To capitalize on this purchase intent, make sure your Instagram bio includes contact details so collectors can reach you. Include a physical gallery address, your gallery’s official hashtag, and a link to your website (or your Artsy profile, whichever is a better collector experience).
Tip: To make your bio stand out, format your text outside of Instagram and copy + paste it back into Instagram. We recommend the Notes app, which allows you to add line breaks and special characters.
4. Collectors Want Your Attention.
A common complaint from collectors is that their comments and questions are often ignored, potentially turning them off a gallery. Make it a habit to reply to comments (setting a daily reminder helps), and offer to continue the conversation with potential buyers offline. Additionally, browse through images that others post of your artists and gallery (see #2 above) and like or comment where appropriate. Going the extra mile to engage collectors is a no-brainer. If you don’t already have a social media associate, consider hiring an intern for a 3-month test.
Tip: Maintain the quality of your account by deleting inappropriate or spammy comments on your Instagram photos. On an iPhone, click the comment icon to access the comments, swipe to the left on the comment, and click the trash icon.
5. Make Your Artists Collaborators.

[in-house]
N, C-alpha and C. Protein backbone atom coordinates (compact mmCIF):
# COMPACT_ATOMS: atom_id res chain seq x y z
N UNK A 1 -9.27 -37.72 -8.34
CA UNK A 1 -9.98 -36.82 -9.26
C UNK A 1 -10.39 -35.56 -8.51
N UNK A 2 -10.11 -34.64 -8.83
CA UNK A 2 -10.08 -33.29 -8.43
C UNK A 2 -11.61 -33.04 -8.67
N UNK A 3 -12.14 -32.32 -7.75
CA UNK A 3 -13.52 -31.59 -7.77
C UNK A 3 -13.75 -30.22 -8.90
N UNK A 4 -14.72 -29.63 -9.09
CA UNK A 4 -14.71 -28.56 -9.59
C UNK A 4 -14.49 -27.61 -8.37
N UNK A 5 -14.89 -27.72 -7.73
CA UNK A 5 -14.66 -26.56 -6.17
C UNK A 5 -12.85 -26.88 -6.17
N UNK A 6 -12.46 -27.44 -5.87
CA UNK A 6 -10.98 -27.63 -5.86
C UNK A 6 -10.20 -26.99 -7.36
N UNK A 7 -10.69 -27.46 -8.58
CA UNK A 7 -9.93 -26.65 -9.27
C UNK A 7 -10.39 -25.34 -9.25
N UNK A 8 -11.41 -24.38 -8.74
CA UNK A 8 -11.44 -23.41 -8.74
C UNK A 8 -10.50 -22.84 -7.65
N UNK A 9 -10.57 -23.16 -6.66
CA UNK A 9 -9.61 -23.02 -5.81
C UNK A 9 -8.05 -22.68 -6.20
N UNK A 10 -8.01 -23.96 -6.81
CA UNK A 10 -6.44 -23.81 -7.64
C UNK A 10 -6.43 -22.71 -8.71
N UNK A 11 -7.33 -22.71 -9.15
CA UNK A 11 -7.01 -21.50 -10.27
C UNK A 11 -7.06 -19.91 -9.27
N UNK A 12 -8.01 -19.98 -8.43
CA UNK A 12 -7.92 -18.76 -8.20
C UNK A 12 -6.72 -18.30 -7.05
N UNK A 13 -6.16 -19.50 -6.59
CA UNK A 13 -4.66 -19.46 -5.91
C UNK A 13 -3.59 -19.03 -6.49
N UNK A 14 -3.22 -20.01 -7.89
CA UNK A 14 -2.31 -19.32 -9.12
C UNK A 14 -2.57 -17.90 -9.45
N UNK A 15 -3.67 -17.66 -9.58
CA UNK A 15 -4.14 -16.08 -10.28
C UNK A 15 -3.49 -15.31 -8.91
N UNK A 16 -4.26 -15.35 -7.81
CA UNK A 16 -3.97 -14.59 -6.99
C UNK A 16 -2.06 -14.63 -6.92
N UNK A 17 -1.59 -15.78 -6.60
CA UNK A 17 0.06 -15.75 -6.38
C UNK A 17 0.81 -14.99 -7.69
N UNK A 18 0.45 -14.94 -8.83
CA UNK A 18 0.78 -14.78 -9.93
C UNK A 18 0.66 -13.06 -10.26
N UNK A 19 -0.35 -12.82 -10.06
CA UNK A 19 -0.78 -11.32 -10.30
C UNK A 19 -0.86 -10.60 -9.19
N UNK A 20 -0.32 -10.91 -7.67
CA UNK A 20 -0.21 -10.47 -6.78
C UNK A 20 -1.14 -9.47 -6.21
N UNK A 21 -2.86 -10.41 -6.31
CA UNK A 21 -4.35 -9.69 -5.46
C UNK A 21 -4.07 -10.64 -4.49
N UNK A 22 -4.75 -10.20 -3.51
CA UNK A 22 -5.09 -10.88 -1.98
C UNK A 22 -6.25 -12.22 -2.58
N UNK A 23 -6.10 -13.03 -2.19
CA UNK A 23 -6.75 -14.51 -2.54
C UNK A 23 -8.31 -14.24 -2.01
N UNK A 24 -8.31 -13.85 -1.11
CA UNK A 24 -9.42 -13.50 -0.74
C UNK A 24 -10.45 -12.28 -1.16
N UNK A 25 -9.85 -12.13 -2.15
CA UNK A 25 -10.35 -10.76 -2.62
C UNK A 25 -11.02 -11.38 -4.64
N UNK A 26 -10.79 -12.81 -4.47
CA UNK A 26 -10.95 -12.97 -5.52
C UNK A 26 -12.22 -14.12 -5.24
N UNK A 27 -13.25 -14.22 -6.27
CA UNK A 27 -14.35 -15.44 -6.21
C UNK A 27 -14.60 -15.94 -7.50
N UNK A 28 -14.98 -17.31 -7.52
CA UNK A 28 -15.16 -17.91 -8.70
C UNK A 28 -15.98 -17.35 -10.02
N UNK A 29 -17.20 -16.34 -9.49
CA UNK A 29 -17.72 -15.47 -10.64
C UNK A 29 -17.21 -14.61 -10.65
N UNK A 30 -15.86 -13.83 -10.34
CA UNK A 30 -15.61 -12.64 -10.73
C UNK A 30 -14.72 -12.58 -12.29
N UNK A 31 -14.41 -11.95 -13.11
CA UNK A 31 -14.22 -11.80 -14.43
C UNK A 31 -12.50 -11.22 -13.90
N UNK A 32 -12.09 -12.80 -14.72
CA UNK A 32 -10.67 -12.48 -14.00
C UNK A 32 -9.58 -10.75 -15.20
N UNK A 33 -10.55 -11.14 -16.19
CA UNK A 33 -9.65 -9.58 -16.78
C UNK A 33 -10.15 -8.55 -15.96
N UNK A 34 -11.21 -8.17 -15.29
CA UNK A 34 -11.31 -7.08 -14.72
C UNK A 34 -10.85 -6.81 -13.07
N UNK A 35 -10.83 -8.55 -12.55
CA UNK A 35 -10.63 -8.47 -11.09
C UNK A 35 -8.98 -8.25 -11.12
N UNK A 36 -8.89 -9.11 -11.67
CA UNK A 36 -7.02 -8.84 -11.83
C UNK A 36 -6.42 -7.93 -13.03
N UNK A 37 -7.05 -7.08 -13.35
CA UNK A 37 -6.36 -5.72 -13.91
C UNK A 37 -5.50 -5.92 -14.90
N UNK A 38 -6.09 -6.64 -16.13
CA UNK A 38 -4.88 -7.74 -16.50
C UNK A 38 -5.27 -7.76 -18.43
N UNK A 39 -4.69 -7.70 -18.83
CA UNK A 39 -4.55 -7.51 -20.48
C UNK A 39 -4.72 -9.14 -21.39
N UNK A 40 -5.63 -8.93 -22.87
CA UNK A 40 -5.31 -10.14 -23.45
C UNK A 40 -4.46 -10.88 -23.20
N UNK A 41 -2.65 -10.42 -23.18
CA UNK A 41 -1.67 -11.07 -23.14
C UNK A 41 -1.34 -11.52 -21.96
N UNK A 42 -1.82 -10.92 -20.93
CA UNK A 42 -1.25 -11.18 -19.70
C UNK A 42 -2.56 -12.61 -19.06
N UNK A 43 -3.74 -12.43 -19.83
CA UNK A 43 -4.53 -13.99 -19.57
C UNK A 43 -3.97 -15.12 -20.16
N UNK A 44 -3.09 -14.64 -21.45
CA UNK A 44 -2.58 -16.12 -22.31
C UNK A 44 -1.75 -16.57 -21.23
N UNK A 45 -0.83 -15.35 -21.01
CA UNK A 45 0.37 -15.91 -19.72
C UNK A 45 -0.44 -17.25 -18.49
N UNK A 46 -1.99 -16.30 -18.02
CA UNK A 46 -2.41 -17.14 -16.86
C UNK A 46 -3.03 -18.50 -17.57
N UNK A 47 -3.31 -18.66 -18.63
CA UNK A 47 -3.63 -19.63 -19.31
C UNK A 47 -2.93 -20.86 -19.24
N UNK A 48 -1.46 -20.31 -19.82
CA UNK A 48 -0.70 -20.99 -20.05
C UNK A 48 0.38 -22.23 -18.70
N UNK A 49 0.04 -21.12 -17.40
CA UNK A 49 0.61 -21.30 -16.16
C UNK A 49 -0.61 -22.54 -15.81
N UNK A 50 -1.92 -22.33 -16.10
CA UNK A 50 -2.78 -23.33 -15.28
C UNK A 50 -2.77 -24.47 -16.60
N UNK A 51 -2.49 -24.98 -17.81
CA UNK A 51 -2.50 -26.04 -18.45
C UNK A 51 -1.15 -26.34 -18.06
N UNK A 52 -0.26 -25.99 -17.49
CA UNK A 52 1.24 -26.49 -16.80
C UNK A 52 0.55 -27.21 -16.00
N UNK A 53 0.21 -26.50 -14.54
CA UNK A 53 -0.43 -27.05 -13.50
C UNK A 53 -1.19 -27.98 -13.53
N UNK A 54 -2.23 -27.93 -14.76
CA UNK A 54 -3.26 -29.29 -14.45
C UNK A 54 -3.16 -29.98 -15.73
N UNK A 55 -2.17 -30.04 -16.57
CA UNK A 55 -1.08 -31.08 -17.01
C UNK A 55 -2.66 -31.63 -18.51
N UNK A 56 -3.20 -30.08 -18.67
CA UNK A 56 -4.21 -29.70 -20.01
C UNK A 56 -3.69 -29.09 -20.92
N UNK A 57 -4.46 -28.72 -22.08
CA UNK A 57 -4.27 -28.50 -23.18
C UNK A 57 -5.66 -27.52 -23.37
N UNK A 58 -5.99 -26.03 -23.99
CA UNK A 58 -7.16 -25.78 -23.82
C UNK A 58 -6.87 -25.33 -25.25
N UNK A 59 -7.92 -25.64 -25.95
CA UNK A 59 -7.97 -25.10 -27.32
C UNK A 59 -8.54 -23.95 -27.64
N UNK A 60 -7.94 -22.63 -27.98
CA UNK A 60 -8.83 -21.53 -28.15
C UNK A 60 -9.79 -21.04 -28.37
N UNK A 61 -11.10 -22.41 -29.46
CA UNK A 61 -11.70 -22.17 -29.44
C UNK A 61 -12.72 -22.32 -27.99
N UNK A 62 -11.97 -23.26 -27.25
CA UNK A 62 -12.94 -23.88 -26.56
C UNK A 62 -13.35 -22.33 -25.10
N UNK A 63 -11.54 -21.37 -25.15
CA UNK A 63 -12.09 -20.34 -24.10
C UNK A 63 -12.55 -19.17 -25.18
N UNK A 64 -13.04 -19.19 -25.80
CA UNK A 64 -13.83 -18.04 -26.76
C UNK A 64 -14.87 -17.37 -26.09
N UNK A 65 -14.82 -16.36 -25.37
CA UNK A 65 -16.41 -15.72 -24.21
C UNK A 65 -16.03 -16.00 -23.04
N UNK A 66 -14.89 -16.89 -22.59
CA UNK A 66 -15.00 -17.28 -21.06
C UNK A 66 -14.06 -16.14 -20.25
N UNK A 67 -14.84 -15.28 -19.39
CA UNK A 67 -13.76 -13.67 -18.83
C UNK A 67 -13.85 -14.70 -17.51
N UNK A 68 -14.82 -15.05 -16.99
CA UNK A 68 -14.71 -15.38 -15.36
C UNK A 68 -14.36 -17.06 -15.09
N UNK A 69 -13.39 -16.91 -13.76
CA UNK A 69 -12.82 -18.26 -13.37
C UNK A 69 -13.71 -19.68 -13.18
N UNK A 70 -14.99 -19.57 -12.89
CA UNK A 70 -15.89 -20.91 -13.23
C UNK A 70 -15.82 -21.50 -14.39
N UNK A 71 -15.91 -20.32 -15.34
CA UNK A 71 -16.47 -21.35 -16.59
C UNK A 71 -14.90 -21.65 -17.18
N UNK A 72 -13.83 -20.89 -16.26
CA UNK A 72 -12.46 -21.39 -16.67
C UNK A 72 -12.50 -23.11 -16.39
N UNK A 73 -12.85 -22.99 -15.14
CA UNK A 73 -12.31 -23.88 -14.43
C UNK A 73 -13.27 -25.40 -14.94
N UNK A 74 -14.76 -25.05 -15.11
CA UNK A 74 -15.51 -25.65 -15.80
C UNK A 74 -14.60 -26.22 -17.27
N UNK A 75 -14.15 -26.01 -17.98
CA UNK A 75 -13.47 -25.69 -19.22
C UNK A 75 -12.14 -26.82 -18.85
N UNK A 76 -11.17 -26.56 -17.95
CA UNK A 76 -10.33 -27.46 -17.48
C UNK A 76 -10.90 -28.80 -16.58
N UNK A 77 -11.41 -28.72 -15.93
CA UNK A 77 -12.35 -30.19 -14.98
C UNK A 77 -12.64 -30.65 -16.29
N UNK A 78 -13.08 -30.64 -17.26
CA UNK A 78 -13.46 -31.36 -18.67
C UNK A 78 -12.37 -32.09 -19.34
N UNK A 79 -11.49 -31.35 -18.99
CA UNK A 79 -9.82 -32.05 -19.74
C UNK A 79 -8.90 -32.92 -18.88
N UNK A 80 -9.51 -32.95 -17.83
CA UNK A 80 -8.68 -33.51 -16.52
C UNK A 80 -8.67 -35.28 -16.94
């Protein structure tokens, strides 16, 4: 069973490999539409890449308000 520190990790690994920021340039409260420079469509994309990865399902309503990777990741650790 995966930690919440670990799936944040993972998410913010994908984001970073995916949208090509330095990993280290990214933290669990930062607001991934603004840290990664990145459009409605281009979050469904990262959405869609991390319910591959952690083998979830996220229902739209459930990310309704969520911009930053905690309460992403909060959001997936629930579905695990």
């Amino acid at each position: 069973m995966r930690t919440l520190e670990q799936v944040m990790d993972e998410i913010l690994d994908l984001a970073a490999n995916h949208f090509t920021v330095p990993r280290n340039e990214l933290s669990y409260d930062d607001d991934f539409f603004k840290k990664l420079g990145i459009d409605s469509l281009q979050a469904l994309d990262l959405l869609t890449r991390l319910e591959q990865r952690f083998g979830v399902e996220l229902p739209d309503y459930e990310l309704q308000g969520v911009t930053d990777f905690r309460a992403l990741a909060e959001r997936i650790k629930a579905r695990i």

Because collectors actively research and follow artists on Instagram, consider involving artists you represent in collaborations or account takeovers leading up to an opening. Find creative ways to involve your artists with account takeovers, meetups, and hashtag projects to give your followers more personal experiences.
Tip: Collectors told us that they want to follow accounts that show personality, but offer a balance. Check out Artsy’s #ArtWorldSpaces campaign for ideas.
6. Think Globally, Post Locally.
Following closely behind “an imbalance of photos” (posting too much of one type of photo), over-posting was the second most popular reason collectors said they would unfollow someone. We recommend posting a maximum of twice per day, and scheduling your posts with purpose. Posting at the wrong time (for most of your followers) means that your content is less likely to be viewed, and much less engaged with.
Tip: Use the “two birds, one stone” adage, and aim to reach key locations during primetime: If you have galleries in NYC and Rome, posting by 6 PM makes sense, but midnight doesn't.